Let’s say you’ve decided you need a rodless electromechanical actuator to carry a load in your application. Now you have to select a linear drive system. The two most common choices are screw drives and belt drives. Both drive types offer long life, low maintenance, and efficiency in converting the motor’s rotary motion to the carrier’s linear motion. However, each drive type is more suited to particular applications than others, depending on a few key factors.
This blog will review the advantages and disadvantages of these linear drive systems. For a detailed explanation, download our white paper.
The key factors you’ll need to consider in your drive train choice are:
Let’s take a closer look at each of them.
Accuracy is the ability of an actuator to achieve a specified position. Repeatability is the ability of an actuator to achieve a position time after time. Each application will have its own requirements for accuracy and repeatability.
A screw-driven linear actuator’s accuracy/repeatability performance depends on the screw type and the method in which the screw and nut were manufactured. For example, actuators with precision-rolled ball screws can combine very good accuracy and repeatability with an affordable price. Acme (lead) screws often offer a lower level of accuracy at a lower cost while roller screws (uncommon in rodless electromechanical actuators) offer the highest accuracy with an accompanying high price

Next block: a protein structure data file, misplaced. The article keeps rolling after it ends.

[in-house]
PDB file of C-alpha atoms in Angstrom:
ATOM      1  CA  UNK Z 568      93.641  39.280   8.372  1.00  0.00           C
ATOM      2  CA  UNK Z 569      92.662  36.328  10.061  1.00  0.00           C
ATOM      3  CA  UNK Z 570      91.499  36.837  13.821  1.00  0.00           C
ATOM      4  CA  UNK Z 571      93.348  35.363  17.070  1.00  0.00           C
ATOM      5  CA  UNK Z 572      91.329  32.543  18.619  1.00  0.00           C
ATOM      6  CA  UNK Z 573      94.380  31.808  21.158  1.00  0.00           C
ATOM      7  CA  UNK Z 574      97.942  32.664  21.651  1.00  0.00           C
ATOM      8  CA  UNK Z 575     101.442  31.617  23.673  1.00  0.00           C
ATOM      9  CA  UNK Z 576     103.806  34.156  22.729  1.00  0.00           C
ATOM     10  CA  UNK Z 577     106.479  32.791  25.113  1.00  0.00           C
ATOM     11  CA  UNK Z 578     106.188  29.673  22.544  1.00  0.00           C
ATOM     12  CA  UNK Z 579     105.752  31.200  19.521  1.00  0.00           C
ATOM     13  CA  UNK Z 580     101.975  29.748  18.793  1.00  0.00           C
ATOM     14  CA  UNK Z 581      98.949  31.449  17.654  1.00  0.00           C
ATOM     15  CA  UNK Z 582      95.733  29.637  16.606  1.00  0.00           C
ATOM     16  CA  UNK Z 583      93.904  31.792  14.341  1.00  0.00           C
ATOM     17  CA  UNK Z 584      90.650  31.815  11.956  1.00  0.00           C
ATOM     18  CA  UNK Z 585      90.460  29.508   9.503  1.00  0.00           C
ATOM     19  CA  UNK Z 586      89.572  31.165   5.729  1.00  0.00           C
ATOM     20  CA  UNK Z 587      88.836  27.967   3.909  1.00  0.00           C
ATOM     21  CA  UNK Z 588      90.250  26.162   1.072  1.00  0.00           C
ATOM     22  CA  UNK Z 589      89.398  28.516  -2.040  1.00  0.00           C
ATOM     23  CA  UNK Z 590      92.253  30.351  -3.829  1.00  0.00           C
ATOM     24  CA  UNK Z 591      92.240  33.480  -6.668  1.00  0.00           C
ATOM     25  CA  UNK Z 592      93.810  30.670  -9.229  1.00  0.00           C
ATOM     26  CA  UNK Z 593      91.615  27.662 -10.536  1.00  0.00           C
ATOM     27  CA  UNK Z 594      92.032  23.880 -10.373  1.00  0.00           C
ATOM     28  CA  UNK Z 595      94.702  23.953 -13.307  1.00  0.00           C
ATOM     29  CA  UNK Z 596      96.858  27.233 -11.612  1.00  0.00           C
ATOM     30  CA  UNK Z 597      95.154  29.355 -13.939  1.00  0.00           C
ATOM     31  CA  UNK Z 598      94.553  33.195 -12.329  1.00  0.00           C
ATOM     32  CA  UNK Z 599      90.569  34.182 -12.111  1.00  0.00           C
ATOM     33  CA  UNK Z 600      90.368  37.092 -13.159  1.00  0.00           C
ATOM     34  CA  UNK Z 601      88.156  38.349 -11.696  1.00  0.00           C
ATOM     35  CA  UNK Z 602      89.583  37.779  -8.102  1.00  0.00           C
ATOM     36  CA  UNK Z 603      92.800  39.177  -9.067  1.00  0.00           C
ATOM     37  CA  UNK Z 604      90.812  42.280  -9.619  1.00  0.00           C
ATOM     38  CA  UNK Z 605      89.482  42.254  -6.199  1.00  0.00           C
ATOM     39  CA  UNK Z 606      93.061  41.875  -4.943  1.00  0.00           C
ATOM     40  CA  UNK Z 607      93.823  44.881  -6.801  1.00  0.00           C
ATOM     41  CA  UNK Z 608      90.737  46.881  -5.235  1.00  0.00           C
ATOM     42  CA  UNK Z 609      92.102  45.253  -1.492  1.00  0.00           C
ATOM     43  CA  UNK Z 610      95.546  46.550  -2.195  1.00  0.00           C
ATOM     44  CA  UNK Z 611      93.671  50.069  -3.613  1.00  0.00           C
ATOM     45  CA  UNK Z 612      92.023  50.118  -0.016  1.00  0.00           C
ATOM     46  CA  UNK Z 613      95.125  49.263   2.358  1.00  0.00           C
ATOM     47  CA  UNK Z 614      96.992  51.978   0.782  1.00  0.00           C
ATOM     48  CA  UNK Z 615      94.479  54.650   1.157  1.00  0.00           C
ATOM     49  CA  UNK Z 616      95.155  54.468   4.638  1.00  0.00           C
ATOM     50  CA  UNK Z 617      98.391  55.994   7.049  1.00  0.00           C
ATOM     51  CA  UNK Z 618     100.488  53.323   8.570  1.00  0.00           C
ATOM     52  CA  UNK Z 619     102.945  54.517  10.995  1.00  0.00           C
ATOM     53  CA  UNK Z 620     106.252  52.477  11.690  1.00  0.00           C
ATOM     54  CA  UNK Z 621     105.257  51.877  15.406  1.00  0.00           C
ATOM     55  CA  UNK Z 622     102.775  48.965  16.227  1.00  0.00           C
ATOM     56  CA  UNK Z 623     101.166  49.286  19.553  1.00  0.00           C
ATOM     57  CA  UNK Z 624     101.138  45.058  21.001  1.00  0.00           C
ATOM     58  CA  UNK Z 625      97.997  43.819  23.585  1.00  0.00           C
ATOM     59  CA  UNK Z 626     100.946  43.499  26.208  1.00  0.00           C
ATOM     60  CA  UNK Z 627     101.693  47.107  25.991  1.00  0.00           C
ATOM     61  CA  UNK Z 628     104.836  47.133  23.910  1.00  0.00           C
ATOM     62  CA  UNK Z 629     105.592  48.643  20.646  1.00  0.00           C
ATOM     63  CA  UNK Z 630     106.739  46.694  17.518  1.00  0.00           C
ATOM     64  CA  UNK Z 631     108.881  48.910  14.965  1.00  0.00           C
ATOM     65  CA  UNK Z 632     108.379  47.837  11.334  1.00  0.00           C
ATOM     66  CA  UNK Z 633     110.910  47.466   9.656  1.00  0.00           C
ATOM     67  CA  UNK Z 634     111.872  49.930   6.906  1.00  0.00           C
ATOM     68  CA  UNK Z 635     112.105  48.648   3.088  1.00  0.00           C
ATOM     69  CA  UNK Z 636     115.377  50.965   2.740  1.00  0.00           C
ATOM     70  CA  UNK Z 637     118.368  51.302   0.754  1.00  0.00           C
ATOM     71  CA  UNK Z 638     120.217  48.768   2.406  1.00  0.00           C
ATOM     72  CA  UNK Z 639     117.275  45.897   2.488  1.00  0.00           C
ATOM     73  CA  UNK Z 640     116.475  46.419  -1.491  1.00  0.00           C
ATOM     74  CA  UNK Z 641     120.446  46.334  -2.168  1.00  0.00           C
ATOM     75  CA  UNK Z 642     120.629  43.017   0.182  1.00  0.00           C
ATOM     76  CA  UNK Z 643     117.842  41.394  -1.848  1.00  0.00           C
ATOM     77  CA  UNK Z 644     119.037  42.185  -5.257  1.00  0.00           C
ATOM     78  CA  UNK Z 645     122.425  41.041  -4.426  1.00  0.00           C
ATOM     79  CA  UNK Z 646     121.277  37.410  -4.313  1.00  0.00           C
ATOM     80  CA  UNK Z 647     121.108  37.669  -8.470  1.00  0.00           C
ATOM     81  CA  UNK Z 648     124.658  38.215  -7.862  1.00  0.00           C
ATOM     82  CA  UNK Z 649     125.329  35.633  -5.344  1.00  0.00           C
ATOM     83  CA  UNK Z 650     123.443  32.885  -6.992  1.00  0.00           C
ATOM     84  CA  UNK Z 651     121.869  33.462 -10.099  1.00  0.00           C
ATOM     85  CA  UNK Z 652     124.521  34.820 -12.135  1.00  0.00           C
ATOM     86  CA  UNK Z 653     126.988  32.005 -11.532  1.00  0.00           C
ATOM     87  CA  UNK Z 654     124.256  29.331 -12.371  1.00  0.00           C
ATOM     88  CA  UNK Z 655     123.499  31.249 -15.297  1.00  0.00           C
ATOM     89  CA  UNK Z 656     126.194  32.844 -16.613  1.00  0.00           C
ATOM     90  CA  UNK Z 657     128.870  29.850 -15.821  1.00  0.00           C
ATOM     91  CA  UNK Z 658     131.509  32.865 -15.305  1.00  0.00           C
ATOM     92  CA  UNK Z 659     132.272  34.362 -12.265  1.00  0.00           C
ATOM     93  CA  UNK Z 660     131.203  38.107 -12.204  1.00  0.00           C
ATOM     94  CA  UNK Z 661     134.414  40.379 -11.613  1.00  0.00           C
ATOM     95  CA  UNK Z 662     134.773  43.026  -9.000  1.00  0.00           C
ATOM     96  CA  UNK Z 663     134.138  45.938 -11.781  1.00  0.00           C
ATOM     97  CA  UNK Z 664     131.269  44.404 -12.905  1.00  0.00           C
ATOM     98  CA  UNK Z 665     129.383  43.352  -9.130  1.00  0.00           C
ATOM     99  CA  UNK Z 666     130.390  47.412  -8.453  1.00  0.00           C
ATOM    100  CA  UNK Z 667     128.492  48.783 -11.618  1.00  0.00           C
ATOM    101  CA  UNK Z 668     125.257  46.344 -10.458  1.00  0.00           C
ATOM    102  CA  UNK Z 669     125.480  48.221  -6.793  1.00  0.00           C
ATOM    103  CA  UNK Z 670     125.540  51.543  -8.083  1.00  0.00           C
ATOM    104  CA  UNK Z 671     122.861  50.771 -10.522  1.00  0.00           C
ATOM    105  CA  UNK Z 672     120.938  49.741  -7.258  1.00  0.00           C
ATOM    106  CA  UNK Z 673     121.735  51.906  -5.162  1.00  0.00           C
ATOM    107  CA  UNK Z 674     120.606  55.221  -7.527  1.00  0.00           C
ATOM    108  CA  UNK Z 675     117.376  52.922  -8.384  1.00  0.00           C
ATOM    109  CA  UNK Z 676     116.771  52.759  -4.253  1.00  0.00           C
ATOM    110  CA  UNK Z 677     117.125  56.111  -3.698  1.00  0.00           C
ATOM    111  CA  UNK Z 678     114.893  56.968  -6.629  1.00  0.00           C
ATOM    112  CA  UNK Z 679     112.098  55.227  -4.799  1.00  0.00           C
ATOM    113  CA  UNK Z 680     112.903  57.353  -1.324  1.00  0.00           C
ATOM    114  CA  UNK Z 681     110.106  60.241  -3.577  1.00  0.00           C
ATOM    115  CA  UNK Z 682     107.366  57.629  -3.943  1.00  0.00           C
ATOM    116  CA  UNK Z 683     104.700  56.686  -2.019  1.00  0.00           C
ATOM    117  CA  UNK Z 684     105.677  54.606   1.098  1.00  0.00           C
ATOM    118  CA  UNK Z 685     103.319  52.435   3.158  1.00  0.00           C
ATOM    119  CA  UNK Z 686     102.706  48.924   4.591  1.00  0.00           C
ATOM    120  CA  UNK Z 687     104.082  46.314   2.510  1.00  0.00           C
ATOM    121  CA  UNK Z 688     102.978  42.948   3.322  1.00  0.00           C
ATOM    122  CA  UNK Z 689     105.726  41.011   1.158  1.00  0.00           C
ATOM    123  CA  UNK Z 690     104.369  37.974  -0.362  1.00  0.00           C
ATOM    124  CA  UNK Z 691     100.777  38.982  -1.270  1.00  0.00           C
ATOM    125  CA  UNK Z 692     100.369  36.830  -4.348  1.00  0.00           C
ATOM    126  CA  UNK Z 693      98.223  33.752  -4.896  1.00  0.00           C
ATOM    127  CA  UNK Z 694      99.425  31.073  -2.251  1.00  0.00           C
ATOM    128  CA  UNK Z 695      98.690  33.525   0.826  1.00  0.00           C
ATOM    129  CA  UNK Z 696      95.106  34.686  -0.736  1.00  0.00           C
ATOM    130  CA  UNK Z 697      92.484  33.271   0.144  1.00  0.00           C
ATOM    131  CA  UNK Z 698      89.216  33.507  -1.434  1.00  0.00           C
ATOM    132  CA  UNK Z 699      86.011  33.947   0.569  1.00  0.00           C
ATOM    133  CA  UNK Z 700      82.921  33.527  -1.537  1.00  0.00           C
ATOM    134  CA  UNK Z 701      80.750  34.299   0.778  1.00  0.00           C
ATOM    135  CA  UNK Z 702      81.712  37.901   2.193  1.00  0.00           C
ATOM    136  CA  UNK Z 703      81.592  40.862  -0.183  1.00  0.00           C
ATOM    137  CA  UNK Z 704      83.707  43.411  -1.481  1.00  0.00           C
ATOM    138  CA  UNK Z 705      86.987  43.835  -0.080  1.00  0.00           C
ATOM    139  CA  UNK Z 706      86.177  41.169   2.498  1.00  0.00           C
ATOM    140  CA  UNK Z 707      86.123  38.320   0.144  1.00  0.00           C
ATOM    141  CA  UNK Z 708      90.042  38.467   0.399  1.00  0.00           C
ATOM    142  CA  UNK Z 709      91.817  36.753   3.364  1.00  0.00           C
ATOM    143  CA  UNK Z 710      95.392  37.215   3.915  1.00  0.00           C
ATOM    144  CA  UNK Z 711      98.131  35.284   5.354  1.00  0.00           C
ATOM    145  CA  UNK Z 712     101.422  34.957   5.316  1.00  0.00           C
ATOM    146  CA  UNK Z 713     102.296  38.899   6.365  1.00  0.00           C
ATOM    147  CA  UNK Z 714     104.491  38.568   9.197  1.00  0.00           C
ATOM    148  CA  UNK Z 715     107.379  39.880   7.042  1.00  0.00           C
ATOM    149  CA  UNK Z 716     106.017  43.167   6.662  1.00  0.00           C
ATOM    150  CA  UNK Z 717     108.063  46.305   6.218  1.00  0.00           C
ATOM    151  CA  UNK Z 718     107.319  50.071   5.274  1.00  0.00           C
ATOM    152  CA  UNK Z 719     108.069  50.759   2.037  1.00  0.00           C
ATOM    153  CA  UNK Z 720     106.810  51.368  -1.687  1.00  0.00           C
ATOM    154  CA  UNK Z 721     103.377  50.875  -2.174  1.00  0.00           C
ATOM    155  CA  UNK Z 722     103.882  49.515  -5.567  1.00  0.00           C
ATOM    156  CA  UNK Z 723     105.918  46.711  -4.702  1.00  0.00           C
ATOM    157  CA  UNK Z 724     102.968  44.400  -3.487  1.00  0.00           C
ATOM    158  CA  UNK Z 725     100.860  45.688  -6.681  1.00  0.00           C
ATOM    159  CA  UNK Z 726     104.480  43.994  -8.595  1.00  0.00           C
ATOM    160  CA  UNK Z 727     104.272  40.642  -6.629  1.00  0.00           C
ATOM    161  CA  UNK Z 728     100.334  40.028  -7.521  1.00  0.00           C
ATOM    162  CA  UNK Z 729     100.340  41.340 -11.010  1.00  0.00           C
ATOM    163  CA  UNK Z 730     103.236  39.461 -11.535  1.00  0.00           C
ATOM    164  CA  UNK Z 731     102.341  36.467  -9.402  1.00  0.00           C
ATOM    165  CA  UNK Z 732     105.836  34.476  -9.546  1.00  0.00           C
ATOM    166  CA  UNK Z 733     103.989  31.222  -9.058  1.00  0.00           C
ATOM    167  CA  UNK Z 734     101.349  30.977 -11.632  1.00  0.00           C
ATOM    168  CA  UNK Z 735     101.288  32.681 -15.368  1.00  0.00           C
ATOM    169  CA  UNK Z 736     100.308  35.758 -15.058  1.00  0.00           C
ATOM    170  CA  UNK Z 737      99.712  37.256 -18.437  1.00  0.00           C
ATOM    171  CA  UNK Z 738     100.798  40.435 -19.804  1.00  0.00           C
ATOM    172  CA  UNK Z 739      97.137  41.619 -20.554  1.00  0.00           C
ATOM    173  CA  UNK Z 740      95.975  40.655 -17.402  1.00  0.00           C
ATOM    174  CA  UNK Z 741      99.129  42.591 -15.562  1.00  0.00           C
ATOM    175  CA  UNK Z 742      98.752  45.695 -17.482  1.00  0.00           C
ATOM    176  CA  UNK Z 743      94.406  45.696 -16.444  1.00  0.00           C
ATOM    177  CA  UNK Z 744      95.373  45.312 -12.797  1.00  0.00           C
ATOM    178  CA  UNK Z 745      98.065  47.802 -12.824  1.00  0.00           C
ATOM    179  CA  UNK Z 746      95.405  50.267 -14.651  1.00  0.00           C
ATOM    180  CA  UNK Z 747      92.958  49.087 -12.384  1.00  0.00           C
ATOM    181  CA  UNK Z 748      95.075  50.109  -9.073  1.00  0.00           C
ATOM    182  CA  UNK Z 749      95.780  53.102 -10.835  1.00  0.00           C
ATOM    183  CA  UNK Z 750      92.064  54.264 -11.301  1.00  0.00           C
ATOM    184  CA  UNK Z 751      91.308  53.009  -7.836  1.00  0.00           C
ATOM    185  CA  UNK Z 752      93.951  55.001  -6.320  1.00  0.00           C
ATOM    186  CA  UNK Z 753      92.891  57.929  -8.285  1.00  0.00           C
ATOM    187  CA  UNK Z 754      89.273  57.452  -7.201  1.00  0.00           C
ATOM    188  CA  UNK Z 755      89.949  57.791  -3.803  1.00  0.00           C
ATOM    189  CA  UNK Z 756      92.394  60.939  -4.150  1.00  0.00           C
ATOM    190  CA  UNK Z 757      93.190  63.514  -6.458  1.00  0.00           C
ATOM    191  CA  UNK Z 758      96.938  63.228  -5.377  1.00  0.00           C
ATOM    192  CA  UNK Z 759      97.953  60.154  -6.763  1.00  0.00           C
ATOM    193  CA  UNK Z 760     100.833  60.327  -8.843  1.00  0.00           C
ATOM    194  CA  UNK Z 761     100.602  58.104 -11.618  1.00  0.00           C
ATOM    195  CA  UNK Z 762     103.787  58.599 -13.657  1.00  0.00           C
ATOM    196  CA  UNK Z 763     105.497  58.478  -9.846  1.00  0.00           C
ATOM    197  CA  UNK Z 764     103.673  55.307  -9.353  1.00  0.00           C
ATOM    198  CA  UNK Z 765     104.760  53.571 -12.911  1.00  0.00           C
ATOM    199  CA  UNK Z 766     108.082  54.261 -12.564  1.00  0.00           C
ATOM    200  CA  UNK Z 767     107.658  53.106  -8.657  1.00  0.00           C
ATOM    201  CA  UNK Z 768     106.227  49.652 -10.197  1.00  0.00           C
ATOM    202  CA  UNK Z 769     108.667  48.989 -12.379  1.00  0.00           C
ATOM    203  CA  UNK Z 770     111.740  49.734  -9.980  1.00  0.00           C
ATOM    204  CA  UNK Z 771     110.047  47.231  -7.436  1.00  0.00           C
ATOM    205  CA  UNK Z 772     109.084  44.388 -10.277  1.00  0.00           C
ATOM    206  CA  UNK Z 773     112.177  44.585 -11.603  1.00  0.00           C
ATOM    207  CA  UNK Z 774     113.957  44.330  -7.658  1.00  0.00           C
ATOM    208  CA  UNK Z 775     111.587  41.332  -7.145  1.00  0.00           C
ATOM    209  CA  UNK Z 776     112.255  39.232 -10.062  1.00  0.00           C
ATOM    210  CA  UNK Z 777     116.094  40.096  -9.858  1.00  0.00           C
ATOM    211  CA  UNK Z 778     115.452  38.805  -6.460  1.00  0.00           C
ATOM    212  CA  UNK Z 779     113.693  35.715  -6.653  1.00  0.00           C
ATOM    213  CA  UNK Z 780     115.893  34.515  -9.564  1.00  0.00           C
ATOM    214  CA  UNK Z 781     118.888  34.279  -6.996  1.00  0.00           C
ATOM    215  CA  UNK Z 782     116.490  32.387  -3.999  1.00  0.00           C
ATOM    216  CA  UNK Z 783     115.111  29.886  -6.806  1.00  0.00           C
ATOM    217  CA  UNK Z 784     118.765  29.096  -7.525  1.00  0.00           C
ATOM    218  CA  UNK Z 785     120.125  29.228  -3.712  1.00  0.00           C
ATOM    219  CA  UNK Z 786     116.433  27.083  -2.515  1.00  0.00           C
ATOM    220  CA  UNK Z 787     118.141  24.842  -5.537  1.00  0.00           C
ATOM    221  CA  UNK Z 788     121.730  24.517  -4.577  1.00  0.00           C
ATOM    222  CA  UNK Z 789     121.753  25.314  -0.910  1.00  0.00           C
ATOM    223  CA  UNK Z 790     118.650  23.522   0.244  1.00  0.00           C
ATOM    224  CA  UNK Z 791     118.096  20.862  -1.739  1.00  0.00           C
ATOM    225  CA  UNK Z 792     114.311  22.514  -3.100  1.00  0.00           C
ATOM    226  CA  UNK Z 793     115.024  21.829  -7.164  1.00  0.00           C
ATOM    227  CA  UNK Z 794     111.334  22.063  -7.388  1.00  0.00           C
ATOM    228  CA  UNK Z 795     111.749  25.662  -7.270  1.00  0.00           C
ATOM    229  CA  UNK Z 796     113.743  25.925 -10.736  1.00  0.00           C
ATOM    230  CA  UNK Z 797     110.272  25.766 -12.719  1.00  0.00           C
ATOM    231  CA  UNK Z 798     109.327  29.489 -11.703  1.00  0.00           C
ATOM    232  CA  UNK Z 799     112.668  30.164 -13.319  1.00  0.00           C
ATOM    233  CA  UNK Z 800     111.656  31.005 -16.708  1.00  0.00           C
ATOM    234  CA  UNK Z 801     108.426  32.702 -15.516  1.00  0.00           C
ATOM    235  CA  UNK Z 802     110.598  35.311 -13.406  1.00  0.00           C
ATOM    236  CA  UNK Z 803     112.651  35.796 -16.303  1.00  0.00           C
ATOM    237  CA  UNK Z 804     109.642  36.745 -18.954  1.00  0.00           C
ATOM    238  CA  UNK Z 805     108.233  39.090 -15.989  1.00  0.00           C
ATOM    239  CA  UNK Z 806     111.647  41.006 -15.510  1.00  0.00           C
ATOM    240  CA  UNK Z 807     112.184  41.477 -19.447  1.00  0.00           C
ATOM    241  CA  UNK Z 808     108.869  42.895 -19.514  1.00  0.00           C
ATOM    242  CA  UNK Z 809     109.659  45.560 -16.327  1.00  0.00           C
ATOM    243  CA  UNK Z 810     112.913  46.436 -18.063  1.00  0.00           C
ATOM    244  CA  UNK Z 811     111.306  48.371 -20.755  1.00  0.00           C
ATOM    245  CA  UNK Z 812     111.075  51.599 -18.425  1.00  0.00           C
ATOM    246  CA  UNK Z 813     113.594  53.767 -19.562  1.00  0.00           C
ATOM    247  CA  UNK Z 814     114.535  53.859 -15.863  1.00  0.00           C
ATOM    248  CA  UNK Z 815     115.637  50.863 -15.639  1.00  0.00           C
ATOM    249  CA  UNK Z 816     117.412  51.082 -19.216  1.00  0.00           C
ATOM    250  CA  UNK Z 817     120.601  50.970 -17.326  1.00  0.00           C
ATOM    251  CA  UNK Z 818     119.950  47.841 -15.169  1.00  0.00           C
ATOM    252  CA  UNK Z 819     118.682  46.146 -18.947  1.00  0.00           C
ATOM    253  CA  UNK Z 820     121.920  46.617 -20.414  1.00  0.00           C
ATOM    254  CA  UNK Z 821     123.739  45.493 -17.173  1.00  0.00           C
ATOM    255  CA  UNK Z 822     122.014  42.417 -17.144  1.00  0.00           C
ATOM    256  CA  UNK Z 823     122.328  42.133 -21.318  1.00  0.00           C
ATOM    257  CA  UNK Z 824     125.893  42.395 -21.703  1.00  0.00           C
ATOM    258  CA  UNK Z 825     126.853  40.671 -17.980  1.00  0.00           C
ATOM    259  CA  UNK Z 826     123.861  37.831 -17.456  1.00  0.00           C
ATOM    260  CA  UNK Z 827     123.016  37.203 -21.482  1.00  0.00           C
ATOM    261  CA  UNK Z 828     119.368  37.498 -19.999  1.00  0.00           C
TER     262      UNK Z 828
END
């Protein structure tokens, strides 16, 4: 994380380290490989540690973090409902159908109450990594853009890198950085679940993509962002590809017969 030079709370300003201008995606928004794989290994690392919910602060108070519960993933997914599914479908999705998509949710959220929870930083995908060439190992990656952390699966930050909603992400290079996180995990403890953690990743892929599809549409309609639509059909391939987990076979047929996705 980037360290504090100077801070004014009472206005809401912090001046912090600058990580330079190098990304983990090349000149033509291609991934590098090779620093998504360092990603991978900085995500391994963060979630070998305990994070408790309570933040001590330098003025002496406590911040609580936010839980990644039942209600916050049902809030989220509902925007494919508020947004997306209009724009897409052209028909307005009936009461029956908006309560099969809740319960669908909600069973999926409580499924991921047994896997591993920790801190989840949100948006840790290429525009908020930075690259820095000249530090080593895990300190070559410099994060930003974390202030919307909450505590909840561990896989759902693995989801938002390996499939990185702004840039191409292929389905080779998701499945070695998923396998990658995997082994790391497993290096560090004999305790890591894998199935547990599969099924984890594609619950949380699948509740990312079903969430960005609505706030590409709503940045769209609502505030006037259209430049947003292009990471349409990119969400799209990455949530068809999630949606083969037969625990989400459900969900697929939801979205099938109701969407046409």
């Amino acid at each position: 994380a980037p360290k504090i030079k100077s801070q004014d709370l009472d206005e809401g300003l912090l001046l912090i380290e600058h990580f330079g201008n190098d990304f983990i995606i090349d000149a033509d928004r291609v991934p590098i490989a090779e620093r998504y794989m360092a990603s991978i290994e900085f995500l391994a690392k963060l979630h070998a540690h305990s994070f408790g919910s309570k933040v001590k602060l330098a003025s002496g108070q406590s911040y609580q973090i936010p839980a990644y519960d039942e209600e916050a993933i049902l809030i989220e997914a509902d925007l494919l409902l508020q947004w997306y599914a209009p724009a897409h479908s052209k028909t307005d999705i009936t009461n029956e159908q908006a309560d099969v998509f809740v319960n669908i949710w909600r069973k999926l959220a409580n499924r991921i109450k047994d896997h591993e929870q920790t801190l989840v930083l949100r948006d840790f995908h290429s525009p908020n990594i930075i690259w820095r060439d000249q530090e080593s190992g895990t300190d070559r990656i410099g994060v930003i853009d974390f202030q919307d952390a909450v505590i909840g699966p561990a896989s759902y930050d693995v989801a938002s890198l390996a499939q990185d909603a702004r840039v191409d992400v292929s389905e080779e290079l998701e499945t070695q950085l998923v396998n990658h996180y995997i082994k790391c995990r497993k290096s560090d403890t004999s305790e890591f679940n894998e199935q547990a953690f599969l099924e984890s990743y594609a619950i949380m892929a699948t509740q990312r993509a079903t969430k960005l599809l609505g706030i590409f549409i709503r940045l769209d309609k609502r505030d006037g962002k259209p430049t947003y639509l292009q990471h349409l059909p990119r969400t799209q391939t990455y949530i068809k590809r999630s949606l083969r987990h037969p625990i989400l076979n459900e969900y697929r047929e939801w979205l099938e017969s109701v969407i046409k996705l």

A belt-driven linear actuator will deliver lower levels of accuracy due to the variations in the belt material.
Length of stroke
The length of the stroke of a screw-driven linear actuator is often limited by the available length of the screw stock. Screw-driven actuators are most often used in stroke lengths of less than 120 inches.
Screw length and speed are related. Critical speed (see below) decreases as screw length increases.
Belt drives, on the other hand, can reach very long lengths without affecting speed. In fact, the length of a belt drive is limited only by the ability to tension long belts. Belt-driven linear actuators can achieve stroke lengths of over 200 inches (5080 millimeters).
The speed at which a screw-driven linear actuator travels is limited by the critical speed value of the screw. The critical speed is a rotational speed that approaches the system’s natural frequency, leading to resonance and vibration (also known as “screw whip”). Screw whip can lead to actuator malfunction and catastrophic failures. Screw-driven linear actuators typically operate at no more than 60 inches per second (about 1500 mm/second).
Belt-driven linear actuators are not limited in this way and can achieve speeds of 200 inches/second (5080 mm/second).
There are several ways a linear actuator can be mounted depending on the orientation of the required move:
Of these, vertical orientation and some incline orientations can present problems resulting from back driving (the tendency of an actuator carrier plus load to free fall due to gravity). Actuators with acme screws of certain leads are resistant to back driving because of a higher coefficient of friction between the nut and screw threads, but a ball screw actuator will require a brake to prevent back driving in the event of a power loss.
Belt-driven linear actuators are susceptible to back driving as well and must have emergency brakes for the same reasons.
Some applications make it easy to choose a linear drive system. Belt-driven linear actuators are ideal for long-stroke applications requiring high velocity and acceleration. If the application’s stroke length and speed requirements are moderate but the accuracy level required is high, then a screw-driven actuator is best.
When the choice isn’t obvious, see our white paper for helpful information: Screw-driven vs. belt-driven rodless actuators: How to select drive trains for reliability, efficiency and long service life. Download it here.